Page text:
Lacey Prince Sailboat February 02nd, 2018 - 10:37:41
If you want to experience the freedom of sailing and moving gracefully through the water with nothing but wind power, than buying a used sailboat is your ticket to getting there. With so many sailors on the water - and owners growing out of smaller boats or down-sizing from bigger boats - there is currently a booming used sailboat market. The sailboat of your dreams may be on sale right now, just waiting for you to find her! Buying a used sailboat can be a safe, high value bet if you know what to look for. Search for sailboats that were kept for many years by the same owner. This means that even if the boat was not meticulously maintained - though many are - you still have access to the history of the sailboat and what kind of conditions it was exposed to.
Next, perform a search for a particular sailboat - or just browse the listings - at one of the many websites selling used and new sailboats. This is a great way to gauge the market and see what prices sailboats are going for. You can also find detailed information about the seller, the condition of the sailboat, and where it is located. More and more people are turning to the internet as a way to sell their sailboat and reach more buyers. Use this to your advantage and search for your ideal sailboat today. You will have to do considerable research to get it right, but buying sailboats online has never been easier.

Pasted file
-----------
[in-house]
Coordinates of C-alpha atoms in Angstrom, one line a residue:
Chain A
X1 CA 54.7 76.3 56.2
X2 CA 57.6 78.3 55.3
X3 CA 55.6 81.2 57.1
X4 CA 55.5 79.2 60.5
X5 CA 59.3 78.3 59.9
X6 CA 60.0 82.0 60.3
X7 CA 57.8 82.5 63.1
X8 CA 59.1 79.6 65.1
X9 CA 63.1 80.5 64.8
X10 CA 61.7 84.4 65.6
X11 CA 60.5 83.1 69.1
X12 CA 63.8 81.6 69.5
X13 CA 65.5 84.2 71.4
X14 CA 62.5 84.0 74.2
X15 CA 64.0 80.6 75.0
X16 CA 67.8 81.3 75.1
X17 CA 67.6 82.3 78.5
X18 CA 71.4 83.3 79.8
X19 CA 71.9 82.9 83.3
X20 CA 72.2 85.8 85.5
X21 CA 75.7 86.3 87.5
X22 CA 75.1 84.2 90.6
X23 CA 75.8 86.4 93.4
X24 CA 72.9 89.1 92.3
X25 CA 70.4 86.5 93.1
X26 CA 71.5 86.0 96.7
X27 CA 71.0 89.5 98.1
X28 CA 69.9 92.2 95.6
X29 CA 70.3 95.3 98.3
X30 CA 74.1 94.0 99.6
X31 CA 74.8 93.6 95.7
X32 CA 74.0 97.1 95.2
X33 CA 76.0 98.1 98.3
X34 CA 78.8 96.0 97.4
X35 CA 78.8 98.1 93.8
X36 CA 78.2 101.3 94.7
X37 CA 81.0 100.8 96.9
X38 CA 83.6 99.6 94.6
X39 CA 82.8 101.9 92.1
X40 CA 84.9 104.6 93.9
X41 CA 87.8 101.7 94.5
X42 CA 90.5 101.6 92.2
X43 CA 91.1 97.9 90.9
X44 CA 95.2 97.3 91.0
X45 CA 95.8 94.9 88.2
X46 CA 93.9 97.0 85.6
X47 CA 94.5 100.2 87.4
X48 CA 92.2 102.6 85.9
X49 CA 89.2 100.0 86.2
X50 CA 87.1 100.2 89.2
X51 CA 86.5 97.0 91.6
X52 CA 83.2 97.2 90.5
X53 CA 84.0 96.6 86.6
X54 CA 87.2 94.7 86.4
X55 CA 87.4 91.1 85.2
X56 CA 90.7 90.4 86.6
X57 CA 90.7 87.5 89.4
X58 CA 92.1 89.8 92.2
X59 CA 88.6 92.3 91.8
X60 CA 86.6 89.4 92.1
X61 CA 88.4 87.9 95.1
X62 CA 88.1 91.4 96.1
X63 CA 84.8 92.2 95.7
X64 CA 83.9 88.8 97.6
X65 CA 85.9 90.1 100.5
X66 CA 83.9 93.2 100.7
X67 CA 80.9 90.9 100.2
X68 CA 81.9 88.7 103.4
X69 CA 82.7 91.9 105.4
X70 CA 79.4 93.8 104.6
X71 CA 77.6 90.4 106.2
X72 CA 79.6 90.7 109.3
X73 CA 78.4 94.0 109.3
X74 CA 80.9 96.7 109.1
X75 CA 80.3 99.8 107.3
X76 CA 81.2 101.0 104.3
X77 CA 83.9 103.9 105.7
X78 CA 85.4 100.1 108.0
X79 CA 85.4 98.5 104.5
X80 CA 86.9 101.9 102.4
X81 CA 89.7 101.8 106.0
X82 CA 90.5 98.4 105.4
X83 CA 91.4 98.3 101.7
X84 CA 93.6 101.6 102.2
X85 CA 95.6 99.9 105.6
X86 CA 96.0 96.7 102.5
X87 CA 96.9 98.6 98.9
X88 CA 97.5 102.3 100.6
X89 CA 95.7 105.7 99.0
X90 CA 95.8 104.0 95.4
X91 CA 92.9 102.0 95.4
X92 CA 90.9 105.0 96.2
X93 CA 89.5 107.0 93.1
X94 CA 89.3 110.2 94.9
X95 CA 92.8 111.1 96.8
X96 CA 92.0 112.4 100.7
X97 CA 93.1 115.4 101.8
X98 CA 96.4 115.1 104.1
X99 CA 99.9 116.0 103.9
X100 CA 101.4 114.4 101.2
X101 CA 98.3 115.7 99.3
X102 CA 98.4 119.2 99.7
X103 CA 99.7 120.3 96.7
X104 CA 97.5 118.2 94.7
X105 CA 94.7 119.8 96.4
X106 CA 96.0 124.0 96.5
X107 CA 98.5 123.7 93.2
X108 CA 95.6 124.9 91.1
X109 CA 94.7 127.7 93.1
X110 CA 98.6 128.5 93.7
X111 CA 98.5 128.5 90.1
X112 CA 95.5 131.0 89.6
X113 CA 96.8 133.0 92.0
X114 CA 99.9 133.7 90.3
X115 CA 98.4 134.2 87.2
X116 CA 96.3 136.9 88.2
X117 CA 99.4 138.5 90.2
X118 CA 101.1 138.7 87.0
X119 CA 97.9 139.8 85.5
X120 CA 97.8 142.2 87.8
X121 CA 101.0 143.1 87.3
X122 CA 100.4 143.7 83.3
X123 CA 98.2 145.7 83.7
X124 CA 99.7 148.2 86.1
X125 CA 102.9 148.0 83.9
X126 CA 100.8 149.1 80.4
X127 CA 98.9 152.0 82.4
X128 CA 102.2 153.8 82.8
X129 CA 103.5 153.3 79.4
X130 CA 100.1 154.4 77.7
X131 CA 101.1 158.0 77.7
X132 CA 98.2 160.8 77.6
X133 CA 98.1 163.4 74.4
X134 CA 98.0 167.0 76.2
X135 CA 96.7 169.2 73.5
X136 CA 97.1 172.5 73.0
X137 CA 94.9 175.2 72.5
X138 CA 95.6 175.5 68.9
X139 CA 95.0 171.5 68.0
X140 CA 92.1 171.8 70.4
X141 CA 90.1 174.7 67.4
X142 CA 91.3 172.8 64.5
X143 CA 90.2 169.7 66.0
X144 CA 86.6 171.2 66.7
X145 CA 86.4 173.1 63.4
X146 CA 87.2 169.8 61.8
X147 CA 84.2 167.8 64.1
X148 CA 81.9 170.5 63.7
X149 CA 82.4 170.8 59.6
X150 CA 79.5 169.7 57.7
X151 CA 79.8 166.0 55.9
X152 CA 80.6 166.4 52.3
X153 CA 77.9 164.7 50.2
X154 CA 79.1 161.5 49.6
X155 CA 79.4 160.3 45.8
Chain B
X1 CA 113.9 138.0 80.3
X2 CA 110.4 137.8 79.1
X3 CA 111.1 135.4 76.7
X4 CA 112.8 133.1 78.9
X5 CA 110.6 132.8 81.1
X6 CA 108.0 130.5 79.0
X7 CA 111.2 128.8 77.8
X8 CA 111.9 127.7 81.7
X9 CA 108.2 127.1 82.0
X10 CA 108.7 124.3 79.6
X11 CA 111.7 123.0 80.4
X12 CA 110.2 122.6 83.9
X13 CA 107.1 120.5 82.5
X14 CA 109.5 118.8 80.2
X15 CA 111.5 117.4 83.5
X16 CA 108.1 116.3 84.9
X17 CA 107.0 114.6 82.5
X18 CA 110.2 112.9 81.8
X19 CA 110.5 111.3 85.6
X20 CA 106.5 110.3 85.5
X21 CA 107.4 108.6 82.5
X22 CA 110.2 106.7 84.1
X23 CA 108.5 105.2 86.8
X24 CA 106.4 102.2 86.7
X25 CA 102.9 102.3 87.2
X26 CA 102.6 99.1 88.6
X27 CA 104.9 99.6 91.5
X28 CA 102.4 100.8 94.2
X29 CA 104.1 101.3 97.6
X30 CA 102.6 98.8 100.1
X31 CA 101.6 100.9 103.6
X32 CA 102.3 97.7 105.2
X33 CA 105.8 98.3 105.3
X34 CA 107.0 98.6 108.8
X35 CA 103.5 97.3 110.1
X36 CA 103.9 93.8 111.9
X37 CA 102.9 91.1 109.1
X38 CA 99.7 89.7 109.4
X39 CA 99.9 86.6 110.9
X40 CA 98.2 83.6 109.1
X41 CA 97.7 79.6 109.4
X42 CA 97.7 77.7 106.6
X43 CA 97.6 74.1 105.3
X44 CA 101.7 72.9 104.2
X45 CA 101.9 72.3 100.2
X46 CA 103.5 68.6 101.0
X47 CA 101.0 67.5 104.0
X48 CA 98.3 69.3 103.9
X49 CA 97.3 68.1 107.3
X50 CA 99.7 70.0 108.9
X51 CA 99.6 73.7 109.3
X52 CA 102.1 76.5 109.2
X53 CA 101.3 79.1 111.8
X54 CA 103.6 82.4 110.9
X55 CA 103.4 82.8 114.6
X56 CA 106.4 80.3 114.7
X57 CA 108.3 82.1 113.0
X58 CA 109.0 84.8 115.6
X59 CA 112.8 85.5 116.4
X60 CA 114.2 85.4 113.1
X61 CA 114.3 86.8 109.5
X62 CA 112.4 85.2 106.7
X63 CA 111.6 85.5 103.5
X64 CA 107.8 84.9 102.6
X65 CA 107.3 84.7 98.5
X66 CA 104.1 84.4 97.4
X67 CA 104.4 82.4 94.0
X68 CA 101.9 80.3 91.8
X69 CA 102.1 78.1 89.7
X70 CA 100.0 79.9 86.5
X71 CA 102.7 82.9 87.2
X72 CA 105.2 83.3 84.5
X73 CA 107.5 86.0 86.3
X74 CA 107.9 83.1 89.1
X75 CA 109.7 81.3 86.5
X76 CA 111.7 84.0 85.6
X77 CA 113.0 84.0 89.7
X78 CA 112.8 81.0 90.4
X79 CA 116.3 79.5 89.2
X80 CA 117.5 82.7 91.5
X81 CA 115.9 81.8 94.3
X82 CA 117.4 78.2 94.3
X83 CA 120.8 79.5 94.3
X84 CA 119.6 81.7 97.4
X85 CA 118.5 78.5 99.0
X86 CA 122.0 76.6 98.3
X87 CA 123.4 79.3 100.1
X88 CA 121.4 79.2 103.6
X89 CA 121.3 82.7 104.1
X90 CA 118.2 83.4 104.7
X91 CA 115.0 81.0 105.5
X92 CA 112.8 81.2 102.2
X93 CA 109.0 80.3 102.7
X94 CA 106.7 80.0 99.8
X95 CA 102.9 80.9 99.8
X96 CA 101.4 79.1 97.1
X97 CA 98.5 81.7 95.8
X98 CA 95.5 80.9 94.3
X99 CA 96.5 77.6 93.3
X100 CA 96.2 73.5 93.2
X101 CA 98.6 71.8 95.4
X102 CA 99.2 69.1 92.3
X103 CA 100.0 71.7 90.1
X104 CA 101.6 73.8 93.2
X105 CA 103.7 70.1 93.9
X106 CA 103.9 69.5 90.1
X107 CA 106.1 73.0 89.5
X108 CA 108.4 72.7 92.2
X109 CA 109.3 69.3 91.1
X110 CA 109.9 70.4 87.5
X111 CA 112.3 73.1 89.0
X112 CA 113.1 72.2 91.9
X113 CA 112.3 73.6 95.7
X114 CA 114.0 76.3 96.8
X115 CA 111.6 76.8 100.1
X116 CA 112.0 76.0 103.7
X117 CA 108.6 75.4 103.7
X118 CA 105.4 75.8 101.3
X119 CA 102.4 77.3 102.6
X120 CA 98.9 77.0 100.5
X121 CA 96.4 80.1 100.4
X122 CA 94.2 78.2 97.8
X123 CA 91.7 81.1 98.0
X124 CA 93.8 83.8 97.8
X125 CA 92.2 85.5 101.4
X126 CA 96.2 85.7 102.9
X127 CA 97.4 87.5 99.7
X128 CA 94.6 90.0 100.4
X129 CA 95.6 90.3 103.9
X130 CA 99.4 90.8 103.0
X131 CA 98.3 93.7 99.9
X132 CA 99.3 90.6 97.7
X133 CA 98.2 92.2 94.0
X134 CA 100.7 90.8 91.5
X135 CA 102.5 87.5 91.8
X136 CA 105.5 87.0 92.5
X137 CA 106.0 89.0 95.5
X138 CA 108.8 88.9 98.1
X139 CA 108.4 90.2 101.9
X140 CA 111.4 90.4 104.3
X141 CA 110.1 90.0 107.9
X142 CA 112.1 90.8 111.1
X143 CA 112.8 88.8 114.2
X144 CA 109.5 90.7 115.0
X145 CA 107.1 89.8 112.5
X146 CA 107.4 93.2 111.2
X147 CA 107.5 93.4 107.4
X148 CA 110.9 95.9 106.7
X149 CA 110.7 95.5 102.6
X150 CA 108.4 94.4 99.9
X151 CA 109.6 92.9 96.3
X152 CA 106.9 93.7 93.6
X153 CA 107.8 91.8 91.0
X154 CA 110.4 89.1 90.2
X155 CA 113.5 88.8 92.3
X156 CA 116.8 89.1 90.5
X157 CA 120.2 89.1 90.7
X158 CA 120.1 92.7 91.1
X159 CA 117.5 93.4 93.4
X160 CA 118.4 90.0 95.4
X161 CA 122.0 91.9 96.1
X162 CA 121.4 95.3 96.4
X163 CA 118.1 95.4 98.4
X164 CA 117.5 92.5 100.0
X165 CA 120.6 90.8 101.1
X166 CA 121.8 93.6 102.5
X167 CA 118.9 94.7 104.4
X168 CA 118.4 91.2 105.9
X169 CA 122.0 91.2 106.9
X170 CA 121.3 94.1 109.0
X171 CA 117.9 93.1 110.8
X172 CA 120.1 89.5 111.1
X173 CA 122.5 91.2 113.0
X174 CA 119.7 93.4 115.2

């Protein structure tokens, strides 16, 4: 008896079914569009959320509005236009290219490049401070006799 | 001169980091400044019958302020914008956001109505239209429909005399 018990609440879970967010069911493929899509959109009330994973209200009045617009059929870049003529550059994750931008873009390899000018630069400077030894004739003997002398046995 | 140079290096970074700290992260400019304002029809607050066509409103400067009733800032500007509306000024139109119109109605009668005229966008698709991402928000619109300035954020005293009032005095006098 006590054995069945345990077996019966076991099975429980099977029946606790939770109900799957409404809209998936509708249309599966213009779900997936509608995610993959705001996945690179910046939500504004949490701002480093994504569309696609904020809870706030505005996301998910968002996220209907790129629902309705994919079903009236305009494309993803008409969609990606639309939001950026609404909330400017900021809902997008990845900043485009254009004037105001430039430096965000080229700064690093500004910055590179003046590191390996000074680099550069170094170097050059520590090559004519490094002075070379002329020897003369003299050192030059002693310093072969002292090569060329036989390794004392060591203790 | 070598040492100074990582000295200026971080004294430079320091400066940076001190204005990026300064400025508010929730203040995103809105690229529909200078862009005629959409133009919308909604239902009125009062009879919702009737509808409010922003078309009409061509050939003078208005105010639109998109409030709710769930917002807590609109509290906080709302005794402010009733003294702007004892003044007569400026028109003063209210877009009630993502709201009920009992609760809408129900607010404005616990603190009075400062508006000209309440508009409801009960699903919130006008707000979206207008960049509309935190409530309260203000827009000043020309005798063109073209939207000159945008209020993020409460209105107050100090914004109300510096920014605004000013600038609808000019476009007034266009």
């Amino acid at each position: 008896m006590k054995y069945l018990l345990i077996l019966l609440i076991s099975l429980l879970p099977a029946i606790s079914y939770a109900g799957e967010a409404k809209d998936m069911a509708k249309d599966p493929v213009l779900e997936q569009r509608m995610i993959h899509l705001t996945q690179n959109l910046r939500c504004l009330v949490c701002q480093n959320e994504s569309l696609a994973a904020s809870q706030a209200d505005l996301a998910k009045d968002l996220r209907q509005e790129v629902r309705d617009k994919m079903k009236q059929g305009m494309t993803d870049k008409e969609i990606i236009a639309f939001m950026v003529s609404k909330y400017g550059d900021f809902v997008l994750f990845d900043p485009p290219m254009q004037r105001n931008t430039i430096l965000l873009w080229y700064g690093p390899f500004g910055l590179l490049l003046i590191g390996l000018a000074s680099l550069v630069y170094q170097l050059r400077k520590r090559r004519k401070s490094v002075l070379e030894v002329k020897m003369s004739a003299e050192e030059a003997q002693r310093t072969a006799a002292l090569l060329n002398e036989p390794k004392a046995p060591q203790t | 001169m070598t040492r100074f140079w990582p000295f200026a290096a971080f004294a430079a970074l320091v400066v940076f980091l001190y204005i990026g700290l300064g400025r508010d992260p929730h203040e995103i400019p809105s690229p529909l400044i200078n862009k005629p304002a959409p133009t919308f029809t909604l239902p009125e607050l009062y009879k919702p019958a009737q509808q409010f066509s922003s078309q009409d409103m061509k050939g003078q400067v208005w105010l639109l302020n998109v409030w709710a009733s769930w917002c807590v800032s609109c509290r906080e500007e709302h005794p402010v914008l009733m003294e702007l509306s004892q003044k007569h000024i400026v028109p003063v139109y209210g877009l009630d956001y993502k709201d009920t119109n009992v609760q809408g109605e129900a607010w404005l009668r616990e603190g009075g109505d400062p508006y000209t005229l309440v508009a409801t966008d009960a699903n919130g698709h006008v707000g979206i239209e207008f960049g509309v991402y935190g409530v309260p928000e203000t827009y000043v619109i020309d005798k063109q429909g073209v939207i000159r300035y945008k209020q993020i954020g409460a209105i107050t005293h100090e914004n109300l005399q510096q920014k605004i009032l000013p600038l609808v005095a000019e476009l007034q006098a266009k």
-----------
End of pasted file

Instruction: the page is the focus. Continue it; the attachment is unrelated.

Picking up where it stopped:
You will need to be good with your hands and have a small workshop with the necessary tools. Its best to buy the tools as you go along to avoid unnecessary expenditure. You may decide to buy a prefabricated hull and sails, or alternatively you may opt to make everything yourself. Whatever you decide, your starting point is a scale drawing with enough detail to get you started. If you are really ambitious you could even create your own design. Beware of scaling down the plans of a full size boat unless you are an expert mathematician because the relationship is not direct.
Although your RC Sailboat may be small enough to fit into your hand, or so large as to require a trailer to transport it, all radio control model sailboats are built in the same order as full size boats. The first stage is to form the hull, which must have space in it to accommodate the servo motors, batteries, and other gear. After float testing to determine the optimum position for the keel, you complete the hull by installing the controls that will allow you control the model sailboat remotely. Thereafter you fit the masts and spars, and install the sails and rigging.